According to GoodRx, Synthroid’s Levothyroxine is the single most prescribed drug of 2017, with 21.5 million people in America holding a prescription to it (GoodRx 2017). That is not 21.5 million people suffering from hypothyroidism (an underperforming thyroid) that is medical abuse. In 2016 alone the brand Synthroid made over 900,000 payments to healthcare professionals (Research and Markets 2016). Synthroid is known as a medication called a “Designer Drug”, which is a part of a group of name brand drugs that are more expensive in cost than off brand drugs like Levothyroxine or Armour (natural thyroid). This is important since these drugs are pushed so much that patients end up thinking that those over marketed products will work better than other brands, which is in fact completely untrue According to Drugwatch, the pharmaceutical company AbbVie (formerly known as Abbott Laboratories, changing their name is 2013), Synthroid’s parent company, made $763 million dollars off of synthroid in 2016 alone. (Drugwatch, 2016) Alongside Synthroid sits the company’s Humira (the world’s top selling drug) bring in whopping $16 billion dollars in sales and Viekira (for hepatitis C) with a $1.5 billion in sales. This king of revenue comes from the company’s abuse of the medical industry and marketing industry.

Described by Washington Post in 2012, AbbVie is also known for fraudulent marketing of their product by advertising off label and unapproved usage of their drug Depakote to nursing homes in the 90’s. The clinical trial of Depakote was canceled after Abbott Laboratories admitted to targeting nursing homes but continued distributing the drug until 2006 and were then settled for with a criminal payout of $700 million and a government fine of $800 million.

As shown above, off label prescriptions can be dangerous and misused but they also play a major part in integratively treating Hashimoto’s Thyroiditis. Off label prescribing is a practice in the medical field which distributes drugs for treatment other than the FDA’s approved usage of the substance. According to (Henry 2003) an estimated 40-60% of Americans with prescriptions at the time held them for off label usage.

One specific drug on the forefront of changing the way we treat autoimmune diseases and inflammation in the body is low dose naltrexone (LDN). Naltrexone is a drug used in high increments to reverse overdoses by blocking the opioid receptors to prevent damage of the drugs. Naltrexone works similarly in small doses between 1.5mg and 5mg taken before sleeping to block the opioid receptors overnight slowing the production of endorphins and so when you wake up and the LDN wears off, the body produces two to three time the amount of endorphins which then improves the immune system and the bodies’ function. LDN works by slowly bringing down inflammation, helping the immune system and steadily decreasing the presence of antibodies.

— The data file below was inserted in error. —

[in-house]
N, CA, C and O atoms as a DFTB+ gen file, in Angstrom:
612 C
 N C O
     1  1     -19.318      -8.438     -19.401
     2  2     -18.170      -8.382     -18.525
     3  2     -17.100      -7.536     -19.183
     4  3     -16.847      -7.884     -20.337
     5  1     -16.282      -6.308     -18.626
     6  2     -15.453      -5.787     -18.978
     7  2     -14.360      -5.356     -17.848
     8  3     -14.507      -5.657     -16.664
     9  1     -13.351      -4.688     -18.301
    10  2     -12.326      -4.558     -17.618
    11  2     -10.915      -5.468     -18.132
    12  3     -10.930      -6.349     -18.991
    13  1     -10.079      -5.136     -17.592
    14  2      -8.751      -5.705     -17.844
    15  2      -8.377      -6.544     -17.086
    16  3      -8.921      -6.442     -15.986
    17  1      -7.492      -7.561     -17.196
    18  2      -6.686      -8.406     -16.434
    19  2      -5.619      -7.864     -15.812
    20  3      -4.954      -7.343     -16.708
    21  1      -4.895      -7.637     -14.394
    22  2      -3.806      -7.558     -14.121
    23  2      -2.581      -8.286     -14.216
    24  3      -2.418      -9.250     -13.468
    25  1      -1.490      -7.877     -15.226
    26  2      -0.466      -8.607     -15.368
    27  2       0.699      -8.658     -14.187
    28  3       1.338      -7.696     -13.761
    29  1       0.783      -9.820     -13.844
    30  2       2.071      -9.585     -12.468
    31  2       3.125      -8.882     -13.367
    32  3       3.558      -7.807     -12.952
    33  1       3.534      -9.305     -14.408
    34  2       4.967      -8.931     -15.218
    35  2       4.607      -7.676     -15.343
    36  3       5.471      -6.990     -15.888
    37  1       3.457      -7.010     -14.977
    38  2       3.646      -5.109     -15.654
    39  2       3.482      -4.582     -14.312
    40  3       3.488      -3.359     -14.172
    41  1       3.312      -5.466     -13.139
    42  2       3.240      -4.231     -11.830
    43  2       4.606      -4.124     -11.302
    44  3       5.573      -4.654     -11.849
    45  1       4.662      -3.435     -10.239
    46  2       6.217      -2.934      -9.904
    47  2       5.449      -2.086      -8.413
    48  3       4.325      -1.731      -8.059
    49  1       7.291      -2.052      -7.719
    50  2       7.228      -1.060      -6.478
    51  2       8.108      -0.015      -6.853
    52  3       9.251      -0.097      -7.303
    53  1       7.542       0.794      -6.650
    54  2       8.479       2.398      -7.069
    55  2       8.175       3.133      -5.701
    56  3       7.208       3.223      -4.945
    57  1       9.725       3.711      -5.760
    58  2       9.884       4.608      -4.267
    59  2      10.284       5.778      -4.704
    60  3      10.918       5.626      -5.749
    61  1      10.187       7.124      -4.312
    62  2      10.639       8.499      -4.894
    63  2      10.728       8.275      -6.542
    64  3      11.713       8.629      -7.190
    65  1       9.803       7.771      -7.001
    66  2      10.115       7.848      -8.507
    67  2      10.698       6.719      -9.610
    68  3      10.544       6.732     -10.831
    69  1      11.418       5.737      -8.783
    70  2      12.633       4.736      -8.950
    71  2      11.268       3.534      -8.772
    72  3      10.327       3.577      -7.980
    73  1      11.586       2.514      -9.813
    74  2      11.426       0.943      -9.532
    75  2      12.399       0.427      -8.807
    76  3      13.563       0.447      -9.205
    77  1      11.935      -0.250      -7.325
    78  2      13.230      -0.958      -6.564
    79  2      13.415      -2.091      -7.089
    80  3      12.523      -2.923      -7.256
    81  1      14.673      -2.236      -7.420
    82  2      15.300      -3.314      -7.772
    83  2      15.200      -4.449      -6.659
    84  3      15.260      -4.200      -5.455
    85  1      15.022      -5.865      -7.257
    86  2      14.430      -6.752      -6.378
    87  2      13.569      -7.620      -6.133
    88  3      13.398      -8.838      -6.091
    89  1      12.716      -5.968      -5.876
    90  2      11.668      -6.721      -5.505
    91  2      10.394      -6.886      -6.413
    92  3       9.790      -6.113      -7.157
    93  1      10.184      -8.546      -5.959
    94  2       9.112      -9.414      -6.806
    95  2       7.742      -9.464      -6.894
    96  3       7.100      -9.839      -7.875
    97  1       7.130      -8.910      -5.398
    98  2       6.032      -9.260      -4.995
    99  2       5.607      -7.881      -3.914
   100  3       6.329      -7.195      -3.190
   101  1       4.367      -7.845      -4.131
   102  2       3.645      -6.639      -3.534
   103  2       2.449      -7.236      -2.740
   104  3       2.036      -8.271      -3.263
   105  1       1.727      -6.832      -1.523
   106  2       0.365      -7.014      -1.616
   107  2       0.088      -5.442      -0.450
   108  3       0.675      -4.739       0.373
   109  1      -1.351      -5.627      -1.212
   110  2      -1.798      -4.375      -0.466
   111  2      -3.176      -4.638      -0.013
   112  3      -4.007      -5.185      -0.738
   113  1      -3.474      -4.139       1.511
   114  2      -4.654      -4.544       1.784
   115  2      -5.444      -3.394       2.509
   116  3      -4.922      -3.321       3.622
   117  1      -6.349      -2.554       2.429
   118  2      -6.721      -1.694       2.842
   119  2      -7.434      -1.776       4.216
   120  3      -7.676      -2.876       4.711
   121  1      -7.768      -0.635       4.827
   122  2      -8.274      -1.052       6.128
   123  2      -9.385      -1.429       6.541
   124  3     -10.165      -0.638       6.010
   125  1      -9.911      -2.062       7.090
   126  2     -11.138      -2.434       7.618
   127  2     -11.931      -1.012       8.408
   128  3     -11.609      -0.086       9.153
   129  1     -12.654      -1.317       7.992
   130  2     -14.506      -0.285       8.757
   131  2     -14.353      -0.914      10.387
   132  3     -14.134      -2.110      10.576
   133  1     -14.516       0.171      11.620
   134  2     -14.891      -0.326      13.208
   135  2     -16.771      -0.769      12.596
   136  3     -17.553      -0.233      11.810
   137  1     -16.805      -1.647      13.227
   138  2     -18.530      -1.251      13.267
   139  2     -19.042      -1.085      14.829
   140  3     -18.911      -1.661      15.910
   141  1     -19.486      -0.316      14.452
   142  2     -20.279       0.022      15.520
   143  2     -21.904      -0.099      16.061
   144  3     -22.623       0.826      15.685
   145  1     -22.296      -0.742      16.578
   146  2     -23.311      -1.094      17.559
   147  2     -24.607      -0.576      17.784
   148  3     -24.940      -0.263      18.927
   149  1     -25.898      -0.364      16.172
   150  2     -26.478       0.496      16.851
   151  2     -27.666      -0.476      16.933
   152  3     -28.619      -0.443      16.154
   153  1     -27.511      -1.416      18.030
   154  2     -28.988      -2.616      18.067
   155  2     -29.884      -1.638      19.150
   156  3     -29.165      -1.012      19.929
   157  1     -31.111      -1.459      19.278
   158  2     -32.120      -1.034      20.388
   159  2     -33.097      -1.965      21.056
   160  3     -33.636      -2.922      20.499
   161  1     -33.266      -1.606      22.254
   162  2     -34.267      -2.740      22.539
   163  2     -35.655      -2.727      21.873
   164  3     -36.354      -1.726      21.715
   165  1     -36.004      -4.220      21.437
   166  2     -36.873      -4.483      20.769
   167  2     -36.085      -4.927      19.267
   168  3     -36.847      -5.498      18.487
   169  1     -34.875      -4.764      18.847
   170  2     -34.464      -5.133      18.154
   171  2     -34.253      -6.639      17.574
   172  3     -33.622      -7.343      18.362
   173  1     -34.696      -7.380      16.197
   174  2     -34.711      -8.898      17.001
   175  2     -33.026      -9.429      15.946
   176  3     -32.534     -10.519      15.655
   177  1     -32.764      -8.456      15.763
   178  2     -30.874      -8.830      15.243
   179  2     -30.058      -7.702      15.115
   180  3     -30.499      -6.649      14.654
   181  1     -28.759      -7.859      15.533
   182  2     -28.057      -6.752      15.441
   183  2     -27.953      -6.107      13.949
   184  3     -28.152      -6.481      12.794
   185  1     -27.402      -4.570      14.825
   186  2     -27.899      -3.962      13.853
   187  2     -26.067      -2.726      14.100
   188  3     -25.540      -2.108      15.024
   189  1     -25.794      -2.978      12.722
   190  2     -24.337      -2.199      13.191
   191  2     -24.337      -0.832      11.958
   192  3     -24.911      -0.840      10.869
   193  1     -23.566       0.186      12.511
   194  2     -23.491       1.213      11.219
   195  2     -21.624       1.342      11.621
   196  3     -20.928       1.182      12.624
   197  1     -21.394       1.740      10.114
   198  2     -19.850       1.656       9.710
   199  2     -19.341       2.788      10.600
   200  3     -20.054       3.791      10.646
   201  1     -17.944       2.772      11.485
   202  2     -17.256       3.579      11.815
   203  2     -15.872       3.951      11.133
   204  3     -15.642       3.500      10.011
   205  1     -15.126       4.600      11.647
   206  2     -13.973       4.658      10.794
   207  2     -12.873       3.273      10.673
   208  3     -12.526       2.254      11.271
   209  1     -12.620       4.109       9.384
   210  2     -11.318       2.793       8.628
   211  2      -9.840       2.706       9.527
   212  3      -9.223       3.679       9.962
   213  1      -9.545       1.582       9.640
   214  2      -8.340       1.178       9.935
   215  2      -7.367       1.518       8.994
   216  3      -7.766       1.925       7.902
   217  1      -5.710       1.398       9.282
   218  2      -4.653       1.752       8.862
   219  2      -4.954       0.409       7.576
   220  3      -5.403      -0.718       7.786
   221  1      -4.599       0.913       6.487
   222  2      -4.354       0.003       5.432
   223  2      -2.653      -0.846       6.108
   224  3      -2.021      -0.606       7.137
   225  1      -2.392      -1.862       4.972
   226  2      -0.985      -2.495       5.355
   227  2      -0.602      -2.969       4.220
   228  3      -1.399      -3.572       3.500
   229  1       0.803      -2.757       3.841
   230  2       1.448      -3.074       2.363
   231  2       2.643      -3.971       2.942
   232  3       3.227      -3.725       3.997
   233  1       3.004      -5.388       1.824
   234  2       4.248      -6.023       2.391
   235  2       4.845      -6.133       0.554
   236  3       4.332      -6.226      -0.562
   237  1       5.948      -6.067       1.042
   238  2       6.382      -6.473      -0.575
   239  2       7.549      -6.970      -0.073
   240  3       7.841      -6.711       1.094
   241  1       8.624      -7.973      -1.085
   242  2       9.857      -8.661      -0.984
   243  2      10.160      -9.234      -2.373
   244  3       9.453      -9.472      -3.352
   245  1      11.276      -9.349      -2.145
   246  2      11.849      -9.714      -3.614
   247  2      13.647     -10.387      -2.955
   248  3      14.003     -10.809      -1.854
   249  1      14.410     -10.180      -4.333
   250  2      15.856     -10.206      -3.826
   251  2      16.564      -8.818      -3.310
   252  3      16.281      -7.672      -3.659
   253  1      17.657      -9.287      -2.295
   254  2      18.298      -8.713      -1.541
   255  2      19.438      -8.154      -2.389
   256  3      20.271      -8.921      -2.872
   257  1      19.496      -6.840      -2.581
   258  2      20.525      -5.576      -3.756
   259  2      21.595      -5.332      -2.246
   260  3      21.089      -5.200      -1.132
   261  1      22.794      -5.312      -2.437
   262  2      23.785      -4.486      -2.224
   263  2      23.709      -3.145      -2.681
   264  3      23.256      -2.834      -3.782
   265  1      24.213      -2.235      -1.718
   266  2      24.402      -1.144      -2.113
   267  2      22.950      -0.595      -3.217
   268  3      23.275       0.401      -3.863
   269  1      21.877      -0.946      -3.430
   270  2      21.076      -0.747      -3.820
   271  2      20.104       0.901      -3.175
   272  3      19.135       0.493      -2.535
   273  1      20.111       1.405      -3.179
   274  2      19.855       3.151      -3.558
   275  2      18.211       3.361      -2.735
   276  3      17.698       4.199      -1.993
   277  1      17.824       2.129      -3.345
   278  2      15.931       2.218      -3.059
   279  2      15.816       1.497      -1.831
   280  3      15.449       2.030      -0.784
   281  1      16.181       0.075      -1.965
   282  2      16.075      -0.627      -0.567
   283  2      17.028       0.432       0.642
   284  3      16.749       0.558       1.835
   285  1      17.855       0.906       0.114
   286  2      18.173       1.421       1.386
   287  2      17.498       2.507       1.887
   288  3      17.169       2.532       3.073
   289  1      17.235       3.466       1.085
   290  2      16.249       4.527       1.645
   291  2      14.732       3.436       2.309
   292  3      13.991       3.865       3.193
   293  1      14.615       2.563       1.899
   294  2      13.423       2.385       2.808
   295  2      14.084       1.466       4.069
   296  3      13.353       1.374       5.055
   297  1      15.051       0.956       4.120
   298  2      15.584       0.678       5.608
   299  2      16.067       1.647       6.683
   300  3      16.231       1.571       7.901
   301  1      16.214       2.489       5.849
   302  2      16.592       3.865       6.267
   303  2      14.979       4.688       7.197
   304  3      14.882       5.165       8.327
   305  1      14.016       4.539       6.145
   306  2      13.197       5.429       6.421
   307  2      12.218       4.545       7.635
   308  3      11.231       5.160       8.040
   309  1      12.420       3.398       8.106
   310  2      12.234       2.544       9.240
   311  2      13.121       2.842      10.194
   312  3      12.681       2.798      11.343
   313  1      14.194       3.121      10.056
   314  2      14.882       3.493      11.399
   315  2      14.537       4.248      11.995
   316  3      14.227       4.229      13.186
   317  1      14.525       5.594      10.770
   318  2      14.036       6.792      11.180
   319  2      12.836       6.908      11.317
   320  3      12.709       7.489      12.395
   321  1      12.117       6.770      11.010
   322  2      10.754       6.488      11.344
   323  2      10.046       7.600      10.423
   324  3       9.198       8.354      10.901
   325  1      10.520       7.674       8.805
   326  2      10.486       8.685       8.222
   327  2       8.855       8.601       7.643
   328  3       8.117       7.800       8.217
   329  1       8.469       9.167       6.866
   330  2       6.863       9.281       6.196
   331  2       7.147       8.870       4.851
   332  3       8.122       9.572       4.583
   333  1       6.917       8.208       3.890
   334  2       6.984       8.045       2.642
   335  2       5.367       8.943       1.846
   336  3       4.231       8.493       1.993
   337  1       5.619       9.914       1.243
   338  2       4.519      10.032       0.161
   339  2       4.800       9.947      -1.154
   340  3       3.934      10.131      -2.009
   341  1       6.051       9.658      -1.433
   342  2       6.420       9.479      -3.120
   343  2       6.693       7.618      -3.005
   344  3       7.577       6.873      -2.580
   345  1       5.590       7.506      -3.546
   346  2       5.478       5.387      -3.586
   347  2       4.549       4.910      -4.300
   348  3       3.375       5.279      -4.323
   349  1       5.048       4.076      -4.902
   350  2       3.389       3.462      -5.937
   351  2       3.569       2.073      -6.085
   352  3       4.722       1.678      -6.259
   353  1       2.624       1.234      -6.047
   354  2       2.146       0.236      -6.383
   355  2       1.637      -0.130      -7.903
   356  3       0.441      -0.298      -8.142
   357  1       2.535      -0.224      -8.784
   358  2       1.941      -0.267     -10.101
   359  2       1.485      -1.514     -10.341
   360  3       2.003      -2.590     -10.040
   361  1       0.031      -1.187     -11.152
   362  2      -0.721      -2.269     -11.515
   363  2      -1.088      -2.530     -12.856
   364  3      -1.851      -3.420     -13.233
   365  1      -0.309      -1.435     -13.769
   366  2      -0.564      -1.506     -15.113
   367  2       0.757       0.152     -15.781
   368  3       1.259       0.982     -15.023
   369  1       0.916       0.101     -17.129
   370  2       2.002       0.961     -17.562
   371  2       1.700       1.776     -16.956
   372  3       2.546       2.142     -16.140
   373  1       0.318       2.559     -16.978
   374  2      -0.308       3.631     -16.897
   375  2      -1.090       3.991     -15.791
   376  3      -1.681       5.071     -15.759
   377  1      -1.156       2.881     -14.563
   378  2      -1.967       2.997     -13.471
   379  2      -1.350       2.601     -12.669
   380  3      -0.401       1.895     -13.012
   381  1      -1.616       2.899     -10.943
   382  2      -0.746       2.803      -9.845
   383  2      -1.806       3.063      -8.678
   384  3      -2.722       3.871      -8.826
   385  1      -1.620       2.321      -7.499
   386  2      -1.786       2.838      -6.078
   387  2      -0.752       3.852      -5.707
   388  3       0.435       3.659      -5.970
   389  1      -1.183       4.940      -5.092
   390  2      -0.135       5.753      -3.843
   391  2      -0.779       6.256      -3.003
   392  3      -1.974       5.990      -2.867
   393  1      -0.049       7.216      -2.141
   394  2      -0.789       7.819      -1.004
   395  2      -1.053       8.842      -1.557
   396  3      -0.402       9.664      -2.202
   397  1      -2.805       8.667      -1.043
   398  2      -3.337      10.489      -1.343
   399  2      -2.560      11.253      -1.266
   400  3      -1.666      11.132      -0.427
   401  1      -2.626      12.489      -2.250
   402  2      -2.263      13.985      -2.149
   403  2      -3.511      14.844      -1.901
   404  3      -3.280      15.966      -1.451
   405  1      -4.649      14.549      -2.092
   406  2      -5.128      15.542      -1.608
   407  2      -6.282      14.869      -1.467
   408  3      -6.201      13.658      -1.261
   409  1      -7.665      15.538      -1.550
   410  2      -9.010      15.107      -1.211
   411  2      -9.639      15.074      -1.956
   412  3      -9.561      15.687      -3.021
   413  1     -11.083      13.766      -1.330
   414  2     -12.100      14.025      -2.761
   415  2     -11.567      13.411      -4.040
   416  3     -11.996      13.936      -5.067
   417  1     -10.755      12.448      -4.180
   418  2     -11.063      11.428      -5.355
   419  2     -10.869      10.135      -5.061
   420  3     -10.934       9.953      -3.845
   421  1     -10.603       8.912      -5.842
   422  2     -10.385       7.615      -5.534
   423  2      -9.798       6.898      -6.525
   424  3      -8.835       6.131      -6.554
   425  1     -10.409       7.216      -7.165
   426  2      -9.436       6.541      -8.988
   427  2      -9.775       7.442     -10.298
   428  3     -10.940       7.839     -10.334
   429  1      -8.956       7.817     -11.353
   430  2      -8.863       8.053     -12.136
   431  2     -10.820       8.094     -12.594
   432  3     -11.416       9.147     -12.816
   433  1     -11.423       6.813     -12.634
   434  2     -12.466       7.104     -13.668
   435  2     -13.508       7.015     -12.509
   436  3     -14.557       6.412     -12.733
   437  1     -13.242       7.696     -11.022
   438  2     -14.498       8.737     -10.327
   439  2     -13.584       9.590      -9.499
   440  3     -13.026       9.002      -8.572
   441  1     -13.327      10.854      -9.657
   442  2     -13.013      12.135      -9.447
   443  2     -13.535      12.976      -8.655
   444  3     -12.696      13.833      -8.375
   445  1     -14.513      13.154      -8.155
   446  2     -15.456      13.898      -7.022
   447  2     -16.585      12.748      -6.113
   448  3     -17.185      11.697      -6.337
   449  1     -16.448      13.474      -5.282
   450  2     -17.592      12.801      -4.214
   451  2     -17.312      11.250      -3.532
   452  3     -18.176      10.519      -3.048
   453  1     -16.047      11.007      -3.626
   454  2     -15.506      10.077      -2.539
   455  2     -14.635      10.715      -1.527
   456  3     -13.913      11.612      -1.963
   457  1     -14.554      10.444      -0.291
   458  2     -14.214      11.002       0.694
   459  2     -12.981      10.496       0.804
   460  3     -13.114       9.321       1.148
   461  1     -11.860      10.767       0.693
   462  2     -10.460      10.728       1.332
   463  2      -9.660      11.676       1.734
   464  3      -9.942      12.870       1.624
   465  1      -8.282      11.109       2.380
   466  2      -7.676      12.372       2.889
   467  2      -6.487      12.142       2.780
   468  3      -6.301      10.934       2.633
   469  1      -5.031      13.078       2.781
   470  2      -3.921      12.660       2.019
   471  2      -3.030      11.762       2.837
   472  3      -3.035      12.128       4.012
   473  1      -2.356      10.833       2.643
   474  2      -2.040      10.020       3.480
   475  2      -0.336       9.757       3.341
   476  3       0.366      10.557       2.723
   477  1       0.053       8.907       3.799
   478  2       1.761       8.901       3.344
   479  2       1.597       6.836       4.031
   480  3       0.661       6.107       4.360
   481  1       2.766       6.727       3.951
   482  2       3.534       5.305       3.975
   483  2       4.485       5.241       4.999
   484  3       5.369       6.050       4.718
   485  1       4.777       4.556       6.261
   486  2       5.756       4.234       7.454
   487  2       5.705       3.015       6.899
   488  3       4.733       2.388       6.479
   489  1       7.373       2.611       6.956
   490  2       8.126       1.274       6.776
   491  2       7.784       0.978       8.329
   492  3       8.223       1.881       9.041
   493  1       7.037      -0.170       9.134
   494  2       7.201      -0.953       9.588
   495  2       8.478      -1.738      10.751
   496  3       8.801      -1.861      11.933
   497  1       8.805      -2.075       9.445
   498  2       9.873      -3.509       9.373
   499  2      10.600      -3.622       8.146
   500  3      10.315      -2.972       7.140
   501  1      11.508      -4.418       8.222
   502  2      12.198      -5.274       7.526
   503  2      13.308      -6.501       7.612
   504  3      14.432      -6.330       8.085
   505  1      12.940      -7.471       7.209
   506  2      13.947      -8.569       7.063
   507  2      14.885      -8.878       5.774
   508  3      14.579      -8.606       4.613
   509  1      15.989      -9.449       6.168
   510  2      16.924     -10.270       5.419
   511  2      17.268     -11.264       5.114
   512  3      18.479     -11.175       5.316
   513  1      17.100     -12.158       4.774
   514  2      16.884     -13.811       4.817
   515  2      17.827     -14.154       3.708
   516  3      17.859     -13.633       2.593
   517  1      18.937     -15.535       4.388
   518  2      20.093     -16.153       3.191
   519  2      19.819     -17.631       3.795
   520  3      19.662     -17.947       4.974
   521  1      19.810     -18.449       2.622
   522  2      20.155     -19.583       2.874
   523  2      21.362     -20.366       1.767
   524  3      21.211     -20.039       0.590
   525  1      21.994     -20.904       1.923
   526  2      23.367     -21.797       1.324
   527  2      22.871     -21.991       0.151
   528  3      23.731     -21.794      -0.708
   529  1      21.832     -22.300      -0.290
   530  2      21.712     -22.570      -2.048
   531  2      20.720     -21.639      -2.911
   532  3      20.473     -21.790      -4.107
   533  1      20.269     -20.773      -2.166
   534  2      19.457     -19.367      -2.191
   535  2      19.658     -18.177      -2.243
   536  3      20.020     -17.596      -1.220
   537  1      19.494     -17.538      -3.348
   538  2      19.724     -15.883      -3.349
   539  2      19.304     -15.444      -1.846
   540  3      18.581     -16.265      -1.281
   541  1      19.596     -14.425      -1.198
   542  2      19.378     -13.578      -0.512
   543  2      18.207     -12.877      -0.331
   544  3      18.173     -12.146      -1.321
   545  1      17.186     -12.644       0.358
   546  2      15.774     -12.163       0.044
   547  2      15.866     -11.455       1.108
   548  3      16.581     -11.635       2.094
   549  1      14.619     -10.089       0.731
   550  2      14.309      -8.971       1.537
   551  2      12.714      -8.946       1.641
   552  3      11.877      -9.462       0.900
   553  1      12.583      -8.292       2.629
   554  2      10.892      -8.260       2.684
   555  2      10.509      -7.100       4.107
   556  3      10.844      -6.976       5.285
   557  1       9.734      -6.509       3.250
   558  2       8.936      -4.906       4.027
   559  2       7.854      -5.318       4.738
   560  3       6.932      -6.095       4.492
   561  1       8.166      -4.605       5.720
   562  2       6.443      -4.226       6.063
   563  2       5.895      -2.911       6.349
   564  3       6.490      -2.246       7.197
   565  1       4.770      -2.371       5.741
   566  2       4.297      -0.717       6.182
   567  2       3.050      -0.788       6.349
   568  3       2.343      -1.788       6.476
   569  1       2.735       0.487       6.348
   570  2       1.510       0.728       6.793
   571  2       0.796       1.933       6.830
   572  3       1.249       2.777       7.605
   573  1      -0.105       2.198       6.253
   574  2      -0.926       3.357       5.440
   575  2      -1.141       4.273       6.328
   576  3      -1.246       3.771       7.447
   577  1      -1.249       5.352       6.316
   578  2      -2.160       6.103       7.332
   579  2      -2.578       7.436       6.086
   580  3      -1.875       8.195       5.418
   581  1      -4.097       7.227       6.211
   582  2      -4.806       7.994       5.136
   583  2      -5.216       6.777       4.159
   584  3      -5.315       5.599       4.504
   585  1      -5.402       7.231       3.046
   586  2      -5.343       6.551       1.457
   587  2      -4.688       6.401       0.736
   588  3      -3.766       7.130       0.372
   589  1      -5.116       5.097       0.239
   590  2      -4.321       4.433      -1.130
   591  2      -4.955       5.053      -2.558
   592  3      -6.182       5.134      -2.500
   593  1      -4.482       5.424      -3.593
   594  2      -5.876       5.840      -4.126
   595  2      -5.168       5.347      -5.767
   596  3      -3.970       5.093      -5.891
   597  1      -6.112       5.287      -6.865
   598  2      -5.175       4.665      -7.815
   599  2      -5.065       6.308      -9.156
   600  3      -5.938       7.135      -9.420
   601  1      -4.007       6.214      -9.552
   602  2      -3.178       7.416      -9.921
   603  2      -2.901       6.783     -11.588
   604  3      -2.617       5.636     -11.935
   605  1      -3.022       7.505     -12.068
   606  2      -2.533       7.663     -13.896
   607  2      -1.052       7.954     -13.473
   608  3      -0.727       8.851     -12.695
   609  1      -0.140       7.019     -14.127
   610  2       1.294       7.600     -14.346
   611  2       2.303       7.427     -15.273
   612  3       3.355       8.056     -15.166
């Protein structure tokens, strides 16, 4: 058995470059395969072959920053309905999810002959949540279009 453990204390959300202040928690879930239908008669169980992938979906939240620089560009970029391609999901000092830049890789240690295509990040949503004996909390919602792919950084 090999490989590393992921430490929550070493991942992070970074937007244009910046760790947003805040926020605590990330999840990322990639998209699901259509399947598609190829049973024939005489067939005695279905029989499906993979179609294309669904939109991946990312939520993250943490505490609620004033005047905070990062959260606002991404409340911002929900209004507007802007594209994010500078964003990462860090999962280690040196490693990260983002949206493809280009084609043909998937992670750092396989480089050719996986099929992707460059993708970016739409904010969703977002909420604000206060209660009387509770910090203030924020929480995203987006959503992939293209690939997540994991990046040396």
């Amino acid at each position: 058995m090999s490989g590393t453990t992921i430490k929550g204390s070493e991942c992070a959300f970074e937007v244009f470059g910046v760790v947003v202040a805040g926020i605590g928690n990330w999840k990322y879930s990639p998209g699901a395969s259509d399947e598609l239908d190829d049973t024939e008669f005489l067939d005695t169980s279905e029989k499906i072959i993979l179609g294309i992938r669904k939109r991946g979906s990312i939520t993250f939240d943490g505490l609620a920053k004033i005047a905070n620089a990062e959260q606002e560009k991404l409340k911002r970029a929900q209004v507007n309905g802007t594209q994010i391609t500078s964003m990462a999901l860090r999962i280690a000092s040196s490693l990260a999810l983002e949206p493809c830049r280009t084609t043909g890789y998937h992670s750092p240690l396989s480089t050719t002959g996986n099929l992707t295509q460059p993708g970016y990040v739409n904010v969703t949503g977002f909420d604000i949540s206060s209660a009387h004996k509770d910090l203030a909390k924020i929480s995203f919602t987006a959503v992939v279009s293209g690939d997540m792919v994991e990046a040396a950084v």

Food plays an important aspect in how your body functions. Some forms of medicine believe that food alone can heal people of autoimmune diseases. As stated by Dr. Patricia Rodgers, “Food allergy is an adverse reactions resulting from an inappropriate immunological response to a food antigen” (Rodgers 2011). Often when the immune system is weak or underdeveloped there is in increase in food related allergies and allergy symptoms (Rodger 2011). The compromised immune system can not process allergenic foods and has an immunological triggered response, this creates an inflammatory food allergy. The Autoimmune Protocol Diet was designed to help reduce immediate inflammation and begin controlling and de-escalating autoimmune diseases (Leech 2017). The purpose of this diet is to remove any possible gut contaminants or irritants that could be causing an immune response (which causes symptoms)  in someone with autoimmune. Foods that are eliminated include: gluten, dairy, eggs, processed sugars, nightshade vegetables, legumes, all grains, coffee, cacao, nuts and seeds, and alcohol. The meal outline for this diet should look like 20% clean meats, 80% vegetables, and limited fruits throughout the day for three or four months to cleanse and heal the body. After three or four months on the diet the reintroduction phase starts. This is where you reintroduce each individual food one at a time over a series of months. Any foods that cause pain or discomfort after eating again are foods that are likely triggering an immune response and producing inflammation in the body. According to nutritionist Dr. Leech, by removing these reactive foods it gives the body a break to heal and can send autoimmune into remission (Leech 2017). When combined with other integrative treatments the Autoimmune Protocol Diet seems a viable choice of reducing autoimmune symptoms.

The eastern practice of meditation has been known to reduce stress and inflammatory triggers in the body making it a feasible treatment option for Hashimoto’s or any autoimmune disease. Evident through the findings of the science writer, Jo Marchant, “In some of the earliest research of this type, conducted on Buddhist monks who had spent tens of thousands of hours meditating, scientists observed high levels of activity in brain areas that control focus and positive emotions” (Marchant 2017). Meditation could be a valuable tool in treating the hashimoto’s symptom of depression by increasing positive emotions. Meditation decreases the size of the part of the brain that controls threats and increases the parts of the brain that is responsible for emotions, learning capabilities, and memory (Marchant 2017). By lowering activity in the area controlling threats the brain reduces the amount of times it sends itself into the flight or fight response which is known to be a large contributor to the production of inflammation (Marchant 2017). The very act or meditation could revolutionize levels of  inflammation in Hashimoto’s and autoimmune patients.

Conclusion: